“I think what we see with a Biden administration is an opportunity to get some fresh faces into the key regulatory agencies that might be more willing than some of the other regulators that we have today to move forward on policies that would be good for crypto,” she said.
For example, Biden has nominated Gary Gensler to be the next chair of the Securities and Exchange Commission. Gensler is an ex-Goldman Sachs banker who currently teaches courses on blockchain technology and digital currencies at the MIT Sloan School of Management.
The choice of Gensler to head the main regulatory body of all financial services in the US is a “good sign”, according to Smith. “He is very familiar with crypto and blockchain and hopefully can put the right team of regulators together that will be more willing to work together to advance policies.”
Indeed, the appointment of Gensler is a positive contrast to the void in knowledge about blockchain technology among US lawmakers. Gensler’s familiarity and involvement with cryptocurrency sets him apart from most regulators and members of Congress who have come before him, and this surely has played a part in his appointment.
We can therefore expect the SEC to approach crypto regulation with far less scepticism in 2021.
“That is probably the most you can ask for…Just the idea that we now have somebody in there who knows what Ethereum is, is a really good thing,”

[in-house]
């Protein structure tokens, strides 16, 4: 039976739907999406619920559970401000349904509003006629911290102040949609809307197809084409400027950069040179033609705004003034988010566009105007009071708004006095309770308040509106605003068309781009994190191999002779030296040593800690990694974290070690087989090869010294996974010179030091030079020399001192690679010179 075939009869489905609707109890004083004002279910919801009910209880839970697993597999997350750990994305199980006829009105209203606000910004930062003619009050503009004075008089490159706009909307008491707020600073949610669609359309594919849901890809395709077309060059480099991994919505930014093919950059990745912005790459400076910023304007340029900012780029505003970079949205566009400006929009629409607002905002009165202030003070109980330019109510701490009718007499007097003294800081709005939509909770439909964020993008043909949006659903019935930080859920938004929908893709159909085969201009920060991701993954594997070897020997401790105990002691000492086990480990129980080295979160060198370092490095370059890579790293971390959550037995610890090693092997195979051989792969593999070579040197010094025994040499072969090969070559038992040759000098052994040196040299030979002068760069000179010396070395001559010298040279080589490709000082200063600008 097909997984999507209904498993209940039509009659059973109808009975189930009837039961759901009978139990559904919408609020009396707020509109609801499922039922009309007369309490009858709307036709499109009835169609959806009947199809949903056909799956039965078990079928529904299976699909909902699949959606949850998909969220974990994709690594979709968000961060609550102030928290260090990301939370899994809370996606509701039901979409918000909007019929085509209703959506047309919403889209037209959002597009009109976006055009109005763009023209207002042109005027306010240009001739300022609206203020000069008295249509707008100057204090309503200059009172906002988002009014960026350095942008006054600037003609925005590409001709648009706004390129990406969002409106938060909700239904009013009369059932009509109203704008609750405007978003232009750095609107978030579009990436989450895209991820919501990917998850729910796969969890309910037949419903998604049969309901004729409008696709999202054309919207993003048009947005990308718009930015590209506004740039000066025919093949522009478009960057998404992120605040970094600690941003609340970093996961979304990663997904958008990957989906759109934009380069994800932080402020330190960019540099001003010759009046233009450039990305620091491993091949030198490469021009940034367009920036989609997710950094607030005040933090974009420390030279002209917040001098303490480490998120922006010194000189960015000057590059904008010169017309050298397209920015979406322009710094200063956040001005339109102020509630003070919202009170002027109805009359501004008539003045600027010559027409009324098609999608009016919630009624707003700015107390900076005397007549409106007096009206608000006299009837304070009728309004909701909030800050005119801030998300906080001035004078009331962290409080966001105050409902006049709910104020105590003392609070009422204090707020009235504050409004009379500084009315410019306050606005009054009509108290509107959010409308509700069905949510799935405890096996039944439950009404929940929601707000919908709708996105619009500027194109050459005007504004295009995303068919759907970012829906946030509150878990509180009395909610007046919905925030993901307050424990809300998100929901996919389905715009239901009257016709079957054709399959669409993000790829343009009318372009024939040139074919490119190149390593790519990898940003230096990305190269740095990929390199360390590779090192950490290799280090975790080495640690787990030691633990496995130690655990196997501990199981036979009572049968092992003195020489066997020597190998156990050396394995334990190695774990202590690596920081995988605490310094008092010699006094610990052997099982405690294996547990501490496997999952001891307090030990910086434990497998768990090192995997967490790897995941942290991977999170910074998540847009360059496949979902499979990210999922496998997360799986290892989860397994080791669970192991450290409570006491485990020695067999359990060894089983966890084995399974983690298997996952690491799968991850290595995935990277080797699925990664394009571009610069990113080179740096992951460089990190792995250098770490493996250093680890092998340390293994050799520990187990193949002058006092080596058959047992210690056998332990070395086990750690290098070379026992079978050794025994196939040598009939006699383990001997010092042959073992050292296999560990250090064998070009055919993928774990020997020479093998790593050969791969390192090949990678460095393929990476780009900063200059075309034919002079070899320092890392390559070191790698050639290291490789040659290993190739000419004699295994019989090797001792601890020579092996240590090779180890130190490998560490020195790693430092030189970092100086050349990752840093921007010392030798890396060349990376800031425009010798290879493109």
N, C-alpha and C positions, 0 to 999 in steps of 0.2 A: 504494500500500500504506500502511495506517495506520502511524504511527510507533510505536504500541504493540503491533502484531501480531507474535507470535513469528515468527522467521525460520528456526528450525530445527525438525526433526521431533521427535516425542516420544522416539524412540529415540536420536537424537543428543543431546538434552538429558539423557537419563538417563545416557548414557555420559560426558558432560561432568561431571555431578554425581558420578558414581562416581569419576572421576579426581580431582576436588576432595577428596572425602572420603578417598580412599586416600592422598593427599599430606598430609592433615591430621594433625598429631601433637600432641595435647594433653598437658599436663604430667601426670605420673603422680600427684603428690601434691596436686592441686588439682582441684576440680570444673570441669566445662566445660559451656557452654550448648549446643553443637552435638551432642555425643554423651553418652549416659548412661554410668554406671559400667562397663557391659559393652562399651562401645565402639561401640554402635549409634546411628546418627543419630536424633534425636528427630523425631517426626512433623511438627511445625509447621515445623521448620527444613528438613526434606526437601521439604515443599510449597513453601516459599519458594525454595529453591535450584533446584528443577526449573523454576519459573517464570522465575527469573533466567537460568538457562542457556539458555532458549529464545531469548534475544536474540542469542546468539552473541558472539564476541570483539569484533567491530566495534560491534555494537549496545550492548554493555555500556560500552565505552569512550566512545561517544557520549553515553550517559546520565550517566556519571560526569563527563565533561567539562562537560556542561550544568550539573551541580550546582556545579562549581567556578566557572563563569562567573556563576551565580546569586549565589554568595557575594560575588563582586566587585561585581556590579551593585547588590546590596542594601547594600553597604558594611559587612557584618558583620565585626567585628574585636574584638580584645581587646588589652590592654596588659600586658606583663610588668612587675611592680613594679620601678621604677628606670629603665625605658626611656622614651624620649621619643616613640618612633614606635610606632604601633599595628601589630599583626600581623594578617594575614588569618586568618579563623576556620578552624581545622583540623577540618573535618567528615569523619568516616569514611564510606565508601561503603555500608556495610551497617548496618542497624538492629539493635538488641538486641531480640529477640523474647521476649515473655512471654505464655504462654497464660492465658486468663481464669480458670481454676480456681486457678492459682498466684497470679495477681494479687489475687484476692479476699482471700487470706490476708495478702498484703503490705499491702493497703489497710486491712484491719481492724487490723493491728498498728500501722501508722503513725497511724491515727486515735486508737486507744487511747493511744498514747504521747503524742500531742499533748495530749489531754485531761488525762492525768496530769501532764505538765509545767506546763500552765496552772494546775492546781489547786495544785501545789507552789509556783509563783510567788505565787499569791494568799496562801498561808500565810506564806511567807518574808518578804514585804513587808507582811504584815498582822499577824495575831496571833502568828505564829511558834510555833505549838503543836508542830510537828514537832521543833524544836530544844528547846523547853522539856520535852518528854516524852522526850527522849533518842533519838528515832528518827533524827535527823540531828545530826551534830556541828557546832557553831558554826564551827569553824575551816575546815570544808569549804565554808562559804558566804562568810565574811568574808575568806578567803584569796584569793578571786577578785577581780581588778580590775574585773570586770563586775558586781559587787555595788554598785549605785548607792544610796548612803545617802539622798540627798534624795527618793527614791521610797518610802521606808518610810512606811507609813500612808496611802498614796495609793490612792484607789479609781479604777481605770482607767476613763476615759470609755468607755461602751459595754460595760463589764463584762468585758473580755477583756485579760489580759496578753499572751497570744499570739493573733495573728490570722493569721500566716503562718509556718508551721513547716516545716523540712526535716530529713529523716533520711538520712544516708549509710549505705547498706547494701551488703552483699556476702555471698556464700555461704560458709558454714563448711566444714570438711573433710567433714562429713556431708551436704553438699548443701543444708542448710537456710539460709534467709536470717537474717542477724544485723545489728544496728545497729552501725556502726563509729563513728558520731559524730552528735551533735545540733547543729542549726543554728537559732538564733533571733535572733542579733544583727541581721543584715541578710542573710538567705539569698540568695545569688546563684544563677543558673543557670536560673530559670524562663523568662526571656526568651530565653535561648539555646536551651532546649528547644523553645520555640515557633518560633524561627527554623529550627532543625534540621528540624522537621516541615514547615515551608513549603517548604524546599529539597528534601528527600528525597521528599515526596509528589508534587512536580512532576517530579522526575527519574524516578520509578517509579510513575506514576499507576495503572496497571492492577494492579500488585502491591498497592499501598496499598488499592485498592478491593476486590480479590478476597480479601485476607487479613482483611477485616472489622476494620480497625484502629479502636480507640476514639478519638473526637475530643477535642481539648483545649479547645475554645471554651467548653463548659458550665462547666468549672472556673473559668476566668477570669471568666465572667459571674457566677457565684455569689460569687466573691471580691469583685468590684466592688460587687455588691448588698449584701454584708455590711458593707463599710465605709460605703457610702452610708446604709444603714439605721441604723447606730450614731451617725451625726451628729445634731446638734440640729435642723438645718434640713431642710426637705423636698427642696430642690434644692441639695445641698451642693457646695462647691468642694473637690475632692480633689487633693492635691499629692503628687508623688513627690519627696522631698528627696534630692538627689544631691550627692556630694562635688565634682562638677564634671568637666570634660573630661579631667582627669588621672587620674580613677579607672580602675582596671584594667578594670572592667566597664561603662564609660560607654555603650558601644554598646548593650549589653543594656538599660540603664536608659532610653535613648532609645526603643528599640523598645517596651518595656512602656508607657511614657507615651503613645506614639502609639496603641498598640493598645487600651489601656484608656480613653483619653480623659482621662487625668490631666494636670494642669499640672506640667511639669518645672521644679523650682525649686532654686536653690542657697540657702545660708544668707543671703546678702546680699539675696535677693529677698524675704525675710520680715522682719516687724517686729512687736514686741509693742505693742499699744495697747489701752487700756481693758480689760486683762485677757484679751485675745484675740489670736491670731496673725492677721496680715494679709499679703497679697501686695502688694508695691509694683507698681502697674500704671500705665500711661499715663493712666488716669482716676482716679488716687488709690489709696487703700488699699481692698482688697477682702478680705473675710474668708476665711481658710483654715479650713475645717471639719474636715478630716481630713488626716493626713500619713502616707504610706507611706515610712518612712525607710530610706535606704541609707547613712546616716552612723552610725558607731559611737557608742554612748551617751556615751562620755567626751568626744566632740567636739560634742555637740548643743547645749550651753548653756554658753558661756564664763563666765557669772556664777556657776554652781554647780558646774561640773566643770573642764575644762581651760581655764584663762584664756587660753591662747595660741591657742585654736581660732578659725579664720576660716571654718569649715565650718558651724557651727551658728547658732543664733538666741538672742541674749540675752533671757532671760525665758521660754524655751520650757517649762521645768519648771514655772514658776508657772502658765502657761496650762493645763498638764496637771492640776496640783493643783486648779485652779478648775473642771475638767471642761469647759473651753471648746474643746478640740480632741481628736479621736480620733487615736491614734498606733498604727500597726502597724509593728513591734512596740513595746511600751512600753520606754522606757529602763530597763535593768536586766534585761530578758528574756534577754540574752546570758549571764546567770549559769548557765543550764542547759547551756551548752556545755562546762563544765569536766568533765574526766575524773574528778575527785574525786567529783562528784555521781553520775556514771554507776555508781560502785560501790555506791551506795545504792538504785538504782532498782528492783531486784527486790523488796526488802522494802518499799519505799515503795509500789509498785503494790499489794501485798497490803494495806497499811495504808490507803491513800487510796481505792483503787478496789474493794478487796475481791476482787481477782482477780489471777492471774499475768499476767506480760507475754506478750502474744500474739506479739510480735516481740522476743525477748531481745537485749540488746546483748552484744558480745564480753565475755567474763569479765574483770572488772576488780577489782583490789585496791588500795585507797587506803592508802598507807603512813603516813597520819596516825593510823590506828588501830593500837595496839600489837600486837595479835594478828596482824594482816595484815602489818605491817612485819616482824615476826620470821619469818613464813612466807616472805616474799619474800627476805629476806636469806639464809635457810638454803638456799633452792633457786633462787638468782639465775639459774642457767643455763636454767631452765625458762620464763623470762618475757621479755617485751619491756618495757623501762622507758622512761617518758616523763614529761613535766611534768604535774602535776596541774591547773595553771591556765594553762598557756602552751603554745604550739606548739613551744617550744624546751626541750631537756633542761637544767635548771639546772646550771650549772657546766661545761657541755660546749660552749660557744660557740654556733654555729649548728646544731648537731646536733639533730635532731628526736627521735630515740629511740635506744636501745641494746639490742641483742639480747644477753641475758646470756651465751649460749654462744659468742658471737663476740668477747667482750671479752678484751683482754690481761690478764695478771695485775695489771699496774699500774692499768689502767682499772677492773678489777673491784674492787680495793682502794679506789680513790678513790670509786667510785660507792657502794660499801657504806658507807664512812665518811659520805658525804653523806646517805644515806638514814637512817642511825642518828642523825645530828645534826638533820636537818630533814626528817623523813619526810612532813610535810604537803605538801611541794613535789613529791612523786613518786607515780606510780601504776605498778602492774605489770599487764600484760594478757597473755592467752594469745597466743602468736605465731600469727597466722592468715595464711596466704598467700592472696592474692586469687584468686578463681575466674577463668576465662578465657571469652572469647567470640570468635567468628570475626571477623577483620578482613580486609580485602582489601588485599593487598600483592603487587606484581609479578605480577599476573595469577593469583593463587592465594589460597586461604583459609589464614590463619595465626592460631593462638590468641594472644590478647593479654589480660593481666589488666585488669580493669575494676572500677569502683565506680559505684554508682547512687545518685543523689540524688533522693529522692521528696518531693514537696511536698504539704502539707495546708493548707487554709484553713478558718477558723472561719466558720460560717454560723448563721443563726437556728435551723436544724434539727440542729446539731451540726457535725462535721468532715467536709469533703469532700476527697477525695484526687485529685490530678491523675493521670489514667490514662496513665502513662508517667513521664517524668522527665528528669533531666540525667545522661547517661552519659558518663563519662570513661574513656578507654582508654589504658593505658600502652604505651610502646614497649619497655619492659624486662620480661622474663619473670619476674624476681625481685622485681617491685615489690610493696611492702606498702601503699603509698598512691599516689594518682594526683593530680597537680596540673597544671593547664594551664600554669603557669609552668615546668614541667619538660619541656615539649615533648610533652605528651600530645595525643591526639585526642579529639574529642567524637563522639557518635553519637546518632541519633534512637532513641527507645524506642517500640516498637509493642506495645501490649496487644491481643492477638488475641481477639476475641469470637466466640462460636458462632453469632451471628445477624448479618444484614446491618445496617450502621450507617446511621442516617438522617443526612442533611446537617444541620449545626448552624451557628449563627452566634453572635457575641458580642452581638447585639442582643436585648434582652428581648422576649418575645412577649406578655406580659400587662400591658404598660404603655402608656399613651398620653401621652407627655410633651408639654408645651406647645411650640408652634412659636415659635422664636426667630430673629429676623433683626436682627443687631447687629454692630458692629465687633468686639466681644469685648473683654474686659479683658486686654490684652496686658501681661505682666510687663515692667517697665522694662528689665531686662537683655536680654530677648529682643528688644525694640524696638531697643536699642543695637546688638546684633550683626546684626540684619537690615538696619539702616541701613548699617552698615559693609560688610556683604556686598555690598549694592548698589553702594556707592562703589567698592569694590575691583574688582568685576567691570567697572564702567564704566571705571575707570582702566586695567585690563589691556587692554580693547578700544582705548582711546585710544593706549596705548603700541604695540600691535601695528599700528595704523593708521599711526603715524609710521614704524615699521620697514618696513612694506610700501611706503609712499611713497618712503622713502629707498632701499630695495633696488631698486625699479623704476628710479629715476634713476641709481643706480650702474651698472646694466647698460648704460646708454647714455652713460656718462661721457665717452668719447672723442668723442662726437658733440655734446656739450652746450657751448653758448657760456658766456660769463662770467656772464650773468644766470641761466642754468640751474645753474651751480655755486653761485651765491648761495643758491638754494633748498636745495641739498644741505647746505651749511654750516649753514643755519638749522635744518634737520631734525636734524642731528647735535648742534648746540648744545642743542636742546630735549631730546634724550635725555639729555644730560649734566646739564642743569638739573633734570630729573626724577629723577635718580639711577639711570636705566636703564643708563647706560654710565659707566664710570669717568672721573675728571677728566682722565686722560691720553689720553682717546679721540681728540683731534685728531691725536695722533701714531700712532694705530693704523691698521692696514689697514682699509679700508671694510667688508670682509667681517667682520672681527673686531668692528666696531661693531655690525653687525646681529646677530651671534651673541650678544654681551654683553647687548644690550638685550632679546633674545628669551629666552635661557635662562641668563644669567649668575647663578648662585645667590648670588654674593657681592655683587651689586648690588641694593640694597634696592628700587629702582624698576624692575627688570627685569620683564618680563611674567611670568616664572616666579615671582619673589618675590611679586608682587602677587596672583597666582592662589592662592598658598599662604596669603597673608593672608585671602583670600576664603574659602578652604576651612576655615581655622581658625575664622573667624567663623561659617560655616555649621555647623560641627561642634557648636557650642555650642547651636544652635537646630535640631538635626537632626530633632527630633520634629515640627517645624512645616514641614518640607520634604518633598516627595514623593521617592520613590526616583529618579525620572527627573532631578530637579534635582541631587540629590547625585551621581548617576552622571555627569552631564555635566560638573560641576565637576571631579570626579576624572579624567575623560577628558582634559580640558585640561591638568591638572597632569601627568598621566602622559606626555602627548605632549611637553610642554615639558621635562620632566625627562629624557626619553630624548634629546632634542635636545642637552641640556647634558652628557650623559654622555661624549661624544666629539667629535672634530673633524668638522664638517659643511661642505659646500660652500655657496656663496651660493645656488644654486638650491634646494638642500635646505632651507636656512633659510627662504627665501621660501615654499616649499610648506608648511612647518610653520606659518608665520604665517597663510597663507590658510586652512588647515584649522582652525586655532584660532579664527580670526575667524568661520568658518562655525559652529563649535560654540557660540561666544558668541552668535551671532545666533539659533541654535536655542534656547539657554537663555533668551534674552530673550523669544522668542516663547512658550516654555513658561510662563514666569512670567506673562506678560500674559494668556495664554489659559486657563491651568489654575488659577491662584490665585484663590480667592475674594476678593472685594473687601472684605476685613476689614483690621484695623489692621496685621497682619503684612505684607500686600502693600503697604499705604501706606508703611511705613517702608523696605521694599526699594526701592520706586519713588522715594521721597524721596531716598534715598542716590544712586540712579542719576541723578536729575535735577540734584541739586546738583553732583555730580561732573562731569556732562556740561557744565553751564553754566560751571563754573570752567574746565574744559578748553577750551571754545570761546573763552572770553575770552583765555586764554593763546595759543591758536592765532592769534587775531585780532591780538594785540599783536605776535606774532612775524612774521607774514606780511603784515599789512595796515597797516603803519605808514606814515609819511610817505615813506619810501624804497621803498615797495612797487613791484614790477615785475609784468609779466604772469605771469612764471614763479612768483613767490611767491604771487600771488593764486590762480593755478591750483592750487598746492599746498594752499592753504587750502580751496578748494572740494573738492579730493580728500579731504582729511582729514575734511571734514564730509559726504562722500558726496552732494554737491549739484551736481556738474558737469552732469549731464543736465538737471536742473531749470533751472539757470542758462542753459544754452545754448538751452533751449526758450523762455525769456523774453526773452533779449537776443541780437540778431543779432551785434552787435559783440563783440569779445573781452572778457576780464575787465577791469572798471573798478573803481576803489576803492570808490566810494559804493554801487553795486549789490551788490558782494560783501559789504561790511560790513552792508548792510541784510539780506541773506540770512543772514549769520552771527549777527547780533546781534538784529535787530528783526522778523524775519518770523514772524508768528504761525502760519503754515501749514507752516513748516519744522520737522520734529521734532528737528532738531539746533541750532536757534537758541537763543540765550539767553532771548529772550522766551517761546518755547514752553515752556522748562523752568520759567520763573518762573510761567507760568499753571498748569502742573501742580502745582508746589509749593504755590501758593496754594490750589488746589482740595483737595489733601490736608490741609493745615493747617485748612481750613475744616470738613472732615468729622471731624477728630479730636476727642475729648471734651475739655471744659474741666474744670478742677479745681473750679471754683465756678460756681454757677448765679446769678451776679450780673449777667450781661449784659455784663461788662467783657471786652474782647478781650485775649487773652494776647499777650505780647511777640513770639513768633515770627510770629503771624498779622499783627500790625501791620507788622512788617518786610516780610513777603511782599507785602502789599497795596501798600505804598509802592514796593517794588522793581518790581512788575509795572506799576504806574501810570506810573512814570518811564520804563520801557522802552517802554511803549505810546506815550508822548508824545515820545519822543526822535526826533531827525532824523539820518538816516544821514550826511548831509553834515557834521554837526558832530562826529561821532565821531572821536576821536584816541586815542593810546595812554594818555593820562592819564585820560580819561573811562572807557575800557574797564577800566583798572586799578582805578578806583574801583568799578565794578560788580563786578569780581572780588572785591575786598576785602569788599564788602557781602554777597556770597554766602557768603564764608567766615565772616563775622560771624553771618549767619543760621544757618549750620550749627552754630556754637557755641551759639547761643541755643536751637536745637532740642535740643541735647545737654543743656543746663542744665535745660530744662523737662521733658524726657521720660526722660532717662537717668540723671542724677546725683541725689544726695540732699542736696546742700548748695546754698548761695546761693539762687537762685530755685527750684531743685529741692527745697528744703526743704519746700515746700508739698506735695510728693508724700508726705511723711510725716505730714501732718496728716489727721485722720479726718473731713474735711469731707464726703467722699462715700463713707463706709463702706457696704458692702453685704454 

Demand for inflation hedges
Although the surging price of bitcoin may on first impressions appear as though the digital currency is completely disconnected from the covid-19 pandemic, the truth is that the health crisis has played a critical role in driving up the price of bitcoin, ethereum and other tokens.
As governments around the world have poured trillions of dollars of stimulus into programs designed to shelter the economy from the most devastating effects of global lockdowns, these programmes have undoubtedly led to growing fears of inflation.
The stream of fresh fiat and loose monetary conditions has boosted the demand for bitcoin as a hedge against inflation. Because of its limite d supply of 21 million tokens, and because the decentralized currency is insulated from policy decisions, the token is seen as an alternative to gold and other hedge assets.
Any time large quantities of money are printed over a sustained period, investors begin to search for hard assets to counter the risk of inflation, an asset that, unlike money, will not be going up in terms of supply.
In 2021, it seems bitcoin will be that hedge investment for some of the most important players in the markets.
What’s In Store For The Hottest Currency of 2021?
Institutional investors remain poised to maintain or grow their bitcoin positions while growing interest in blockchain and cryptocurrencies from the retail market is also protecting prices from falling.
What we’re seeing is likely the adoption of a new technology by huge swaths of the world’s population over a short period. When we talk about new technologies, it may be frivolous to suggest that there is ever such a thing as a top. What is the “top” of the internet?